Luhmann's Zettelkasten

Tags: #lit

"§ Zettelkasten" is the German word for "slip box." Whenver Luhmann read something, he would record the bibliographic information on the source and some brief descriptive notes about the content on either side of a note card. He would store these in one box. Then, he would think about what he had read and its relevance to his work. He would record these thoughts on other cards, and store them in a second slip box.These represented atomic units of thought: one idea per card. Each note would include a unique identifier.

When writing his notes, Luhmann would think about what was already in his slip box. He would draw links between his new notes and his old ones, connecting them using the identifier. In so doing, he was able to develop chains of ideas and arguments.

Schmidt suggests that the essential characteristics of Luhmann's zettelkasten was that it involved a specific system of organization and card integration based on specific rules of numbering, an internal system of linking, and a comprehensive keyword index.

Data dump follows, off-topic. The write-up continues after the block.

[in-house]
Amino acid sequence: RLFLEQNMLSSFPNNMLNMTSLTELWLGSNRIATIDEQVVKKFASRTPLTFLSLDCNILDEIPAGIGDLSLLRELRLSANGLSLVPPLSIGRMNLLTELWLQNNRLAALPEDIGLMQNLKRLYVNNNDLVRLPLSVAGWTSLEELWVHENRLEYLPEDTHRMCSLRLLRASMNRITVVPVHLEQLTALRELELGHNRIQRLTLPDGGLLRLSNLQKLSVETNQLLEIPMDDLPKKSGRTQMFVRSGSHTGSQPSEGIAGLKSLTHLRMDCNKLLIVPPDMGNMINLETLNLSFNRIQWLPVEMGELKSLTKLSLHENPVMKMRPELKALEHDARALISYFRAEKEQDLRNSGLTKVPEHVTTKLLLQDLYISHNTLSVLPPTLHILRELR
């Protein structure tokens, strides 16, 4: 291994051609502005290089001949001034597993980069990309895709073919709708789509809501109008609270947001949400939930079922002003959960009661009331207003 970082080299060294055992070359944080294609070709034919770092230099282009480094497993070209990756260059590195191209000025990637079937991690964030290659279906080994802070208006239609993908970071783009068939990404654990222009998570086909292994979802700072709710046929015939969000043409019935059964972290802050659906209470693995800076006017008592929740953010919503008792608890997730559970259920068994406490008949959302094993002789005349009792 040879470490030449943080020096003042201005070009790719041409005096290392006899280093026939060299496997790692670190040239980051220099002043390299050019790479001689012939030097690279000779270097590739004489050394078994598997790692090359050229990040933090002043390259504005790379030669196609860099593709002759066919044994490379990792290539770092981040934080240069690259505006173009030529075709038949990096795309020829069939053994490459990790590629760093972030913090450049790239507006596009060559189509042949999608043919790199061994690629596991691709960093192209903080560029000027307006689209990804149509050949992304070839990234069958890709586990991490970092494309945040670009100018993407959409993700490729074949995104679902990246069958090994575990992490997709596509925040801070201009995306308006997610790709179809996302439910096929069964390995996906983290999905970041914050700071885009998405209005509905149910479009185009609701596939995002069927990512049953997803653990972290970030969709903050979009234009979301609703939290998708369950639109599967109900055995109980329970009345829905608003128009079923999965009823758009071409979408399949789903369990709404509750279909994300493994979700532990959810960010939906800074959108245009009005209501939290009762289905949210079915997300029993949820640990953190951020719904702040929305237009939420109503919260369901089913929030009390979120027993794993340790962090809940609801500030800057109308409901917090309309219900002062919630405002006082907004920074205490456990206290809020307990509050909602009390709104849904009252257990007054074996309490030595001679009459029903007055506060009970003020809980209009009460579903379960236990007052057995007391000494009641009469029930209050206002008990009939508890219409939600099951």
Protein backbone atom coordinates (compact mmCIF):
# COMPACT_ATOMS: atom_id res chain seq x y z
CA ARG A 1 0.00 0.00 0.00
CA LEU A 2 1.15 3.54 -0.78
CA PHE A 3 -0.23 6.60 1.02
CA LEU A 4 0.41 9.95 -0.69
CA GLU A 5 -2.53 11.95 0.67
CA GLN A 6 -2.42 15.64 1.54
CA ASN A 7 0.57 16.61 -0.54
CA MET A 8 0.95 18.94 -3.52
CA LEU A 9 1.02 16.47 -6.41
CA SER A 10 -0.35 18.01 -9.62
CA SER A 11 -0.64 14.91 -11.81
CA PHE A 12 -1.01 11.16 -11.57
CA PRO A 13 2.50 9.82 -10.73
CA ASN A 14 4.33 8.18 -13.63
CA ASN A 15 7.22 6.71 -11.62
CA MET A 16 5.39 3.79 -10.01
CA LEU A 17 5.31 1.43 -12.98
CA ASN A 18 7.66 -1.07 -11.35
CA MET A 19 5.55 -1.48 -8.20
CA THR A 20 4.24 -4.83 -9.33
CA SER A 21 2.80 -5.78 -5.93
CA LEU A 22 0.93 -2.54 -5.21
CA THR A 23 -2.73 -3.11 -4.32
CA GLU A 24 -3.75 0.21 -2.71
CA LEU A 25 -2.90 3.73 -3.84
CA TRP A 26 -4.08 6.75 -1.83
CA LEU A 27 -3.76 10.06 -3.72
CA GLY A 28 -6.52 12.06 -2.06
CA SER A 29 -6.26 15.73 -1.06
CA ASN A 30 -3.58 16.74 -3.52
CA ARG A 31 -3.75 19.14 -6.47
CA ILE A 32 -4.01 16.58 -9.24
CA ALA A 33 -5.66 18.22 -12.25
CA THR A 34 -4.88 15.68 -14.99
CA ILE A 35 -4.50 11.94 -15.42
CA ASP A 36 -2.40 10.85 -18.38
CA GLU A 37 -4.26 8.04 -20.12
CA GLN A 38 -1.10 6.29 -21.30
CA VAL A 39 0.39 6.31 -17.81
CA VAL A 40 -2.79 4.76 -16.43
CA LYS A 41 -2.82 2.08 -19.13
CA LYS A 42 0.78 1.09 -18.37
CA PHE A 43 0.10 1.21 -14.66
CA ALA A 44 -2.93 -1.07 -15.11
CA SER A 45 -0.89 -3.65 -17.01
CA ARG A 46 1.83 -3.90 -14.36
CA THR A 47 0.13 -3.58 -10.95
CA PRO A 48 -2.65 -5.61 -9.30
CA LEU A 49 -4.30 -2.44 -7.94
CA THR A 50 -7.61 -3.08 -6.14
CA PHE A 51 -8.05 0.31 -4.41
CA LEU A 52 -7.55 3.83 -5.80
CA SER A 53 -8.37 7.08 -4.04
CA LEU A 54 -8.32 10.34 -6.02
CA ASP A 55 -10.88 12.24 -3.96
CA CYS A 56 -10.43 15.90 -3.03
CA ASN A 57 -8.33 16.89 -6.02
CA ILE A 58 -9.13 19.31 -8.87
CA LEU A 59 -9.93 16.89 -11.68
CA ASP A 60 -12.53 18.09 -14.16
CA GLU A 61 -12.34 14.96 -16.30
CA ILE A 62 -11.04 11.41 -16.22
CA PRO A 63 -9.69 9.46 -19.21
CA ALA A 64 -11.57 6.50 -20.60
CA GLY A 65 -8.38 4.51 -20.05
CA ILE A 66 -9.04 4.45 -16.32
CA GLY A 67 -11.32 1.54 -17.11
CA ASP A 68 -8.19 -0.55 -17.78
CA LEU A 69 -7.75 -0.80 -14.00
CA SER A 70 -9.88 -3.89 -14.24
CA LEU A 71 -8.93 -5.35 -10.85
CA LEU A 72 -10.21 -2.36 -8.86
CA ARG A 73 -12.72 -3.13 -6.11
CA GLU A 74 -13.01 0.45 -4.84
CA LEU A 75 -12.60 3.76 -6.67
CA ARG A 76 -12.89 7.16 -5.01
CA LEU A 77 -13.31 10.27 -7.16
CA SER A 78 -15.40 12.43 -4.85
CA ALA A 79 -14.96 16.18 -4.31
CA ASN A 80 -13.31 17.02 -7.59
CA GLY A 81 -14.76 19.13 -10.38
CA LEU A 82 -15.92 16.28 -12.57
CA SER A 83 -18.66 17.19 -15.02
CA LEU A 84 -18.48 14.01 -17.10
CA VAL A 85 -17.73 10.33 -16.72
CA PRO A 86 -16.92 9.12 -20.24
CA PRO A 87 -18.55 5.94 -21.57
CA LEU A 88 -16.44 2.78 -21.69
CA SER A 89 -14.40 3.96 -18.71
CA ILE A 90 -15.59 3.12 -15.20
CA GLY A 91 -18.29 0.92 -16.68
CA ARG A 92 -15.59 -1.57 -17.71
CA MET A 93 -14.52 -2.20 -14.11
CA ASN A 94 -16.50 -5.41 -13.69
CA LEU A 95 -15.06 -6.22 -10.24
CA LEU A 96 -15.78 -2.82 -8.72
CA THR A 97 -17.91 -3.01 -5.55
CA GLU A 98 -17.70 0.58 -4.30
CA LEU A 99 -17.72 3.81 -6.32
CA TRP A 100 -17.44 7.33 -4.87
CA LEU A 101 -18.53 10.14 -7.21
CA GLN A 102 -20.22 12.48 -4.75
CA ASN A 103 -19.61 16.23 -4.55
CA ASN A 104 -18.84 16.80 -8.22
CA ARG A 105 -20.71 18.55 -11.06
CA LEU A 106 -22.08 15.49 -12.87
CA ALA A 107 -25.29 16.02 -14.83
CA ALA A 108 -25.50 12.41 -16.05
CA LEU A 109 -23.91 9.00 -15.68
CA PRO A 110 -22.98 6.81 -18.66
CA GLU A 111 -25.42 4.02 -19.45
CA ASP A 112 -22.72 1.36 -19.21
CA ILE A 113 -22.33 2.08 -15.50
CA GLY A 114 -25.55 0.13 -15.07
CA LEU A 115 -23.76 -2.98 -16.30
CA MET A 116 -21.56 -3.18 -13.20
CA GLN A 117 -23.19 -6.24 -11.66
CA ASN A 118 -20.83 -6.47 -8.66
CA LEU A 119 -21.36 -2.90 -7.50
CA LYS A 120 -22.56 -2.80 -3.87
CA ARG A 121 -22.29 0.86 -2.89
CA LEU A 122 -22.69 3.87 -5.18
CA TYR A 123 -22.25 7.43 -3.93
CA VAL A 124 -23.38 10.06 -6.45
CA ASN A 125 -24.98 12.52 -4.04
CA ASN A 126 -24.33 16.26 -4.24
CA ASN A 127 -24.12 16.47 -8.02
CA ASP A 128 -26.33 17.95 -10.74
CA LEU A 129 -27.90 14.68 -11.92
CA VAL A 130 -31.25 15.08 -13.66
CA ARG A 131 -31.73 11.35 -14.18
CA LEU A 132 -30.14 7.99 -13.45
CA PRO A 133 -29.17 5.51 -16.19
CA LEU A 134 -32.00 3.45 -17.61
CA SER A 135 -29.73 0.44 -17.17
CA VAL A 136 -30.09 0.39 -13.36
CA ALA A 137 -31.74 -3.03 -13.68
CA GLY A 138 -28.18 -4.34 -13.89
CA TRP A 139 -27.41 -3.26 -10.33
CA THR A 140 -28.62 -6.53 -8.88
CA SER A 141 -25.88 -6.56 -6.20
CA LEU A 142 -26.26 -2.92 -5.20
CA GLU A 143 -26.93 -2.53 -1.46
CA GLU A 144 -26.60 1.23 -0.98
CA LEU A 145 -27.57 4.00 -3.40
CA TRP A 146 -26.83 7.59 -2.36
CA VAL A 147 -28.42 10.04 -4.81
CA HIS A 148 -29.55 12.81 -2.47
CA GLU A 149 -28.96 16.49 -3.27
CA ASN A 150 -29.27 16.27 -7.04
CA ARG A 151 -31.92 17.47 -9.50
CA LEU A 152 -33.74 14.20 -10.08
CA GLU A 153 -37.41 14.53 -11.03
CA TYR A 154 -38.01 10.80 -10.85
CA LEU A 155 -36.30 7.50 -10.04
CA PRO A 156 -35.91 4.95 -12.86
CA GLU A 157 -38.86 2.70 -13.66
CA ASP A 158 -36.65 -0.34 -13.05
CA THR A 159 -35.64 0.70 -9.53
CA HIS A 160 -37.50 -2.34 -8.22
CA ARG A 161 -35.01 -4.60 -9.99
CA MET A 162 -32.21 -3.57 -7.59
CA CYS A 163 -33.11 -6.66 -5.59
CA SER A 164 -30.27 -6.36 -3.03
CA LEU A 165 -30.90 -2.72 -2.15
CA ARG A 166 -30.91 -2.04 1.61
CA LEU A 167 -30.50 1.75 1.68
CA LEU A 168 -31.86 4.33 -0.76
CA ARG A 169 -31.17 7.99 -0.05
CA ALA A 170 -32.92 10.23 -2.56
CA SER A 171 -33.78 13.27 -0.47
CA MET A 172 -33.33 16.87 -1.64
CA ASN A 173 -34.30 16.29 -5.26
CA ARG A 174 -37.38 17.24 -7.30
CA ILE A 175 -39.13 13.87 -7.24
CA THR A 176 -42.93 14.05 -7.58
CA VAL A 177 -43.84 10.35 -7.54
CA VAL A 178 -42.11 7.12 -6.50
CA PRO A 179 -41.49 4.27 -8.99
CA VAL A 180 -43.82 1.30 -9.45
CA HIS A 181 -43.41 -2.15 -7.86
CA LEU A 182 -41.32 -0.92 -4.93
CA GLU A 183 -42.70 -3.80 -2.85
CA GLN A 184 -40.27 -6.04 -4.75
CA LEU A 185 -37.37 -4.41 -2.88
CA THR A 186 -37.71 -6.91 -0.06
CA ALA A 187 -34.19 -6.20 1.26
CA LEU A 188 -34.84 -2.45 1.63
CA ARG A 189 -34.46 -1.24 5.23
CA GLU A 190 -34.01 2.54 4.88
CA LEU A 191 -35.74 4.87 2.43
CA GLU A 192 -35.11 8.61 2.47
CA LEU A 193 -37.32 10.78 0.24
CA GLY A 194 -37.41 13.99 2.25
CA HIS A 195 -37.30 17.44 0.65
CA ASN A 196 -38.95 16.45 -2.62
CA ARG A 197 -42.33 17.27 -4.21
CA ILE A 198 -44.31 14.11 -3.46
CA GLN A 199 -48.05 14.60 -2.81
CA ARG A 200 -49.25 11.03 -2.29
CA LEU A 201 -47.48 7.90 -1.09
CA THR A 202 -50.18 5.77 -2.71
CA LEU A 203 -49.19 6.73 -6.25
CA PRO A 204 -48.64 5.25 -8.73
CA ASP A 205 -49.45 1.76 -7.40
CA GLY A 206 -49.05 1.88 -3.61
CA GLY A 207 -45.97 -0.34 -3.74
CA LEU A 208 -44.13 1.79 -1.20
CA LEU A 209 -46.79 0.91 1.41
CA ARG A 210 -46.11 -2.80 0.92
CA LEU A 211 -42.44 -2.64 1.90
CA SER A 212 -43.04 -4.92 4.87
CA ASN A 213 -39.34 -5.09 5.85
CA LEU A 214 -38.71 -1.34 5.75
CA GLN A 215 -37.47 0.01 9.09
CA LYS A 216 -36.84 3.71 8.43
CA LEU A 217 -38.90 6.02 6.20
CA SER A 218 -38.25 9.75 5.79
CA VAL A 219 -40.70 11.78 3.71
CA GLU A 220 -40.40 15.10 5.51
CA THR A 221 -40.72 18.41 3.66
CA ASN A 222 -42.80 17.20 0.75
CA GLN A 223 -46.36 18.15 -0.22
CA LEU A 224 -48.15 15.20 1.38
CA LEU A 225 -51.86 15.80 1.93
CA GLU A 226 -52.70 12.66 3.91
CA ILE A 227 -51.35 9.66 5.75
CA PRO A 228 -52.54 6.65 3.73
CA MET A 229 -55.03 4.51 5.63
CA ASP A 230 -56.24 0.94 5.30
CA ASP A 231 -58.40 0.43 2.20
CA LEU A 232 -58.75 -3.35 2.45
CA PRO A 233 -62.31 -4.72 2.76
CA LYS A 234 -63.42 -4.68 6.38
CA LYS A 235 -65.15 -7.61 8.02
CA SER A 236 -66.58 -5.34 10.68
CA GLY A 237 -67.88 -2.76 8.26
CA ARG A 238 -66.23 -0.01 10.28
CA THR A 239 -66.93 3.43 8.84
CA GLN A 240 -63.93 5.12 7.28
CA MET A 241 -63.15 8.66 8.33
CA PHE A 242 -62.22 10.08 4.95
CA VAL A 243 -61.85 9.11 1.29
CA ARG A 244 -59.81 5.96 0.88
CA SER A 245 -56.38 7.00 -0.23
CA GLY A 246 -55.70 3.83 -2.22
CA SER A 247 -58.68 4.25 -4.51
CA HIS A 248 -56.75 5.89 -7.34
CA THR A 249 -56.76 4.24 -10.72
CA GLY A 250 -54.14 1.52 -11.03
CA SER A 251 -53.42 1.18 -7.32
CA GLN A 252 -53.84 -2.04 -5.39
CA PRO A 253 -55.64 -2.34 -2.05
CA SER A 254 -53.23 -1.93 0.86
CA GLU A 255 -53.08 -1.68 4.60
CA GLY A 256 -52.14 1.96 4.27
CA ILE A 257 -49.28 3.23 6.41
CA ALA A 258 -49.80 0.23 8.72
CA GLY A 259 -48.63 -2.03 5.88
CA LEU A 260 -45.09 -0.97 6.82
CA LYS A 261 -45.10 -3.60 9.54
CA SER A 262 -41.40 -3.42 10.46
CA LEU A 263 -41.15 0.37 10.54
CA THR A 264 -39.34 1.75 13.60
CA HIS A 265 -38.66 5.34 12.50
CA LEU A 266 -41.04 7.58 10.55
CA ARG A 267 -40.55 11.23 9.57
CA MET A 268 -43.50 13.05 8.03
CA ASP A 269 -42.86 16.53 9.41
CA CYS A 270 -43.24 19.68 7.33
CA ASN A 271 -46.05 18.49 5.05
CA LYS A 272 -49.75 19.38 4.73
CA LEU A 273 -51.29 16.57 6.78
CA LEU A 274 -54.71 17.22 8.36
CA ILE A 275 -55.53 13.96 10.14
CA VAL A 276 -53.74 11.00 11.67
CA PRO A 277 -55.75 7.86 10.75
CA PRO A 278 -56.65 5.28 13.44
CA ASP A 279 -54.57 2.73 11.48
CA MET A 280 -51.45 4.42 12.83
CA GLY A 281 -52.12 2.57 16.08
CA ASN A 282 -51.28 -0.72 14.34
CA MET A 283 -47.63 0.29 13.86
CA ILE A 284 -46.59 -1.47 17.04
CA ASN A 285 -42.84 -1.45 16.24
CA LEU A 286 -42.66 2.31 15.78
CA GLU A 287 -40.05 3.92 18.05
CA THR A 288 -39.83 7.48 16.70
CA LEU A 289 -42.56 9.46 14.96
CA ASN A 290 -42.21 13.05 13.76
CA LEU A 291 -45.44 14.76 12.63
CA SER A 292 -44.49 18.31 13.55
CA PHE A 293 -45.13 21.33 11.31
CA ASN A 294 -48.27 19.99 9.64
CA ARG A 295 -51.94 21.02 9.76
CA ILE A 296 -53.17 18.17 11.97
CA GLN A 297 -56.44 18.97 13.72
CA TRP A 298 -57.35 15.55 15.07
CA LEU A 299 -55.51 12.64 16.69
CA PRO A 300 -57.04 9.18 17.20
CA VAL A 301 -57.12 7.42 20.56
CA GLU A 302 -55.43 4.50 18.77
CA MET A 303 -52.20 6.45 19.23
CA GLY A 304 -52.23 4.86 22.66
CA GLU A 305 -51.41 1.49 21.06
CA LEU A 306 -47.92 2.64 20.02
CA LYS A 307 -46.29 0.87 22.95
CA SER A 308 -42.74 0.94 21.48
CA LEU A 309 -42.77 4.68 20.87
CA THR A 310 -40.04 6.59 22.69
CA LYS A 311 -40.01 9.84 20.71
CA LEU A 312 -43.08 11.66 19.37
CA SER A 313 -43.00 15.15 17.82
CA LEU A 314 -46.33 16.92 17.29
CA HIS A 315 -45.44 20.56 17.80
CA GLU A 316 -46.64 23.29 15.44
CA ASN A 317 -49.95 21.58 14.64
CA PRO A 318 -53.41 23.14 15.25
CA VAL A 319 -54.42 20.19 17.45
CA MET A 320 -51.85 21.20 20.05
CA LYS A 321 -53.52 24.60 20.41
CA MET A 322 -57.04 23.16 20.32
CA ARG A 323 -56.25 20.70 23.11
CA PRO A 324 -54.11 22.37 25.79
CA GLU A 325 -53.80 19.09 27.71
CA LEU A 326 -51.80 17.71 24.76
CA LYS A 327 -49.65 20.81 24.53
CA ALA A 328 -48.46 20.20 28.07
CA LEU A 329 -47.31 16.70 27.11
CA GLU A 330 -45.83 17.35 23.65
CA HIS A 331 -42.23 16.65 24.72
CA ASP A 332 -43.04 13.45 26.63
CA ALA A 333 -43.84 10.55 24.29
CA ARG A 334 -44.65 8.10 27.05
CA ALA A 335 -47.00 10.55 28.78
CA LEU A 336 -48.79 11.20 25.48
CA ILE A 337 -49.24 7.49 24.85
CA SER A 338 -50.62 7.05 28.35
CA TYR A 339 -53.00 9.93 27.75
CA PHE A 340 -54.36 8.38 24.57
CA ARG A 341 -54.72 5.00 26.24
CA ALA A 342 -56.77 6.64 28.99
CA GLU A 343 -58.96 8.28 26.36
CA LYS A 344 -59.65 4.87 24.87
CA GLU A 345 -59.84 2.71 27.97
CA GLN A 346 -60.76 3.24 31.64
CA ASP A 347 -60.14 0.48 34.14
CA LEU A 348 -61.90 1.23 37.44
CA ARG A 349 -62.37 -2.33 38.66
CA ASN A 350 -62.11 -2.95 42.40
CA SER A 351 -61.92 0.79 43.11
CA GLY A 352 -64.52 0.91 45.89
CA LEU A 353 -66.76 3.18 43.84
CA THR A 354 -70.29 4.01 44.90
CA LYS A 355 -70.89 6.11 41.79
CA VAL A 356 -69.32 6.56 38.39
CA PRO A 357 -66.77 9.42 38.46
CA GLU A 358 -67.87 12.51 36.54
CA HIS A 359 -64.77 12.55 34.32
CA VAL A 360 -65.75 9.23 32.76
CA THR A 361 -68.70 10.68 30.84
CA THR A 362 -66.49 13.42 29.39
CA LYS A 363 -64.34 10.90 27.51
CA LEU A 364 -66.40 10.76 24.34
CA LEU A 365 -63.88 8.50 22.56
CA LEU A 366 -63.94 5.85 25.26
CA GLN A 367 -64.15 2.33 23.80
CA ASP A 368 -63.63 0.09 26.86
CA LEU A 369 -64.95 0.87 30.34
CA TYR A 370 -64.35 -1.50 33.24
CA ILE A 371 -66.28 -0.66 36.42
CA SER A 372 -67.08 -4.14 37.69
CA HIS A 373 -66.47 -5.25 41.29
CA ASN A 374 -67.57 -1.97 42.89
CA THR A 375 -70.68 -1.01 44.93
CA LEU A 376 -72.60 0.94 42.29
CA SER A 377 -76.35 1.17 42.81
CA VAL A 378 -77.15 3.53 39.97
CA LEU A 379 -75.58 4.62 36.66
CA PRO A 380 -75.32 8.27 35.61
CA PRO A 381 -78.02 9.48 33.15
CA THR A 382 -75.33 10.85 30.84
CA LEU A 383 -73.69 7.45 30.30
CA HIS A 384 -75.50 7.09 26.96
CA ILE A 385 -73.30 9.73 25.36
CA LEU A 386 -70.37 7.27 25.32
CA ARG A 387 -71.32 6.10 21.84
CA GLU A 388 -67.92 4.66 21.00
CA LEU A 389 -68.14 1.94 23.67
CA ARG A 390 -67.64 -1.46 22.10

Schmidt adds that Luhmann used three specific kinds of links: 1) references in the context of a larger structural outline (similar to a table of contents or outline); 2) a subject-area index of references; 3) individual references from one note zettel to another. Understanding effective linking is important, because without links, it's easy for a note to get lost.

Luhmann described his zettelkasten as a conversant and thought partner; he valued its ability to provoke surprise and surface novel connections. It produced knowledge by putting into contact ideas that one might not have otherwise logically put together; as well, he understood that an idea he recorded at one point in time may not become valuable until it was connected to another, future idea (Schmidt).



Ahrens, Sönke. How to Take Smart Notes: One Simple Technique to Boost Writing, Learning and Thinking – for Students, Academics and Nonfiction Book Writers. Sönke Ahrens, 2017.

Luhmann, Niklas. “Communicating with Slip Boxes.” Translated by Manfred Kuehn. Two Essays by Niklas Luhmann. Accessed October 19, 2020.

Luhmann, Niklas. “Learning How to Read.” Translated by Manfred Kuehn. Two Essays by Niklas Luhmann. Accessed October 27, 2020.

Schmidt, Johannes F. K. “Niklas Luhmann’s Card Index: The Fabrication of Serendipity.” Sociologica 12, no. 1 (2018): 53—60.